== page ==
3 Resources for Patients With cSCC

Follow these links to learn more about cutaneous squamous cell carcinoma.

A man conducts research on skin cancer with a laptop and smartphone.

Updated on April 10, 2023

Cutaneous squamous cell carcinoma, or cSCC, is the second-most common type of skin cancer, and accounts for approximately 2 out of every 10 cases of skin cancer in the United States. It often appears on areas of the skin that have been damaged by exposure to UV radiation from the sun or artificial sources, such as tanning booths. But it can appear on any area of the body. It can also spread to nearby tissues and more distant areas of the body, including the lymph nodes, bones, the lungs, and the liver.

Like many other forms of cancer, treatment for cSCC is individualized, meaning a healthcare team takes into account numerous factors about the cancer and the person who has cancer when recommending a treatment plan.

If you or a loved one has cSCC, it can be helpful to learn more about this type of skin cancer and the available resources for people who have skin cancer. Below are a few links to help you get started.

American Cancer Society

If you’re looking to learn more about any type of cancer, the American Cancer Society is a great place to start. Their website offers several pages of information about cSCC, including information on how cSCC differs from other types of skin cancer, what treatment options are available, questions to ask your healthcare team, and advice on when and how to seek a second opinion on a diagnosis.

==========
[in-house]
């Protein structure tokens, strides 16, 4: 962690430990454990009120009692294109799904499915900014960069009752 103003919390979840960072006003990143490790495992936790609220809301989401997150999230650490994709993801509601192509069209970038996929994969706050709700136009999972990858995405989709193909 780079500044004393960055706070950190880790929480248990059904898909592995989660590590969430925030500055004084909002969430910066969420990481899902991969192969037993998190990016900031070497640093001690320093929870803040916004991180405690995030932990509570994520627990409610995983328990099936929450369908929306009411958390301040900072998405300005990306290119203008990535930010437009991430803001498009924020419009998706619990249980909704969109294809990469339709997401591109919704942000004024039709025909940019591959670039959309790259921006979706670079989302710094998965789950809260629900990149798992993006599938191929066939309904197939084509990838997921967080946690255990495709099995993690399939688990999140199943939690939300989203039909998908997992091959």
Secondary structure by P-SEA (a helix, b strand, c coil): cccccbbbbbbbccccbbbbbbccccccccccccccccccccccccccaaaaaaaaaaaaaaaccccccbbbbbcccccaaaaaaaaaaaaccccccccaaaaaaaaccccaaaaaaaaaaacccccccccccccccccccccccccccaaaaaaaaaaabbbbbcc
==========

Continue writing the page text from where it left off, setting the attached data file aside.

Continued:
American Academy of Dermatology

The American Academy of Dermatology (AAD) is another great starting point for patient education about cSCC, with information about diagnosis, treatment options, and treatment options for when cSCC has spread. For those who are looking for a healthcare provider to evaluate or treat skin cancer, the AAD website also offers the Find a Dermatologist search tool, which lets you filter your search by condition.


An oncology social worker can provide emotional and practical support for people living with cancer. Your hospital or cancer center may have oncology social workers on staff. Another option for connecting with an oncology social worker is CancerCare, which offers counseling, financial assistance to qualifying families, and case management services to patients and caregivers in the U.S.

Article sources open article sources

American Academy of Dermatology. "Types of Skin Cancer."
American Cancer Society. "Key Statistics for Basal and Squamous Cell Skin Cancers."
Cleveland Clinic. "Squamous Cell Carcinoma (SCC)."
Hillard M. Lazarus, Roger H. Herzig, Richard Bornstein, and Thomas C. Laipply. "Metastatic Squamous Cell Carcinoma of the Skin." Journal of the National Medical Association, 1980. Vol. 72, No. 12.
American Cancer Society. "Treating Basal and Squamous Cell Skin Cancer."

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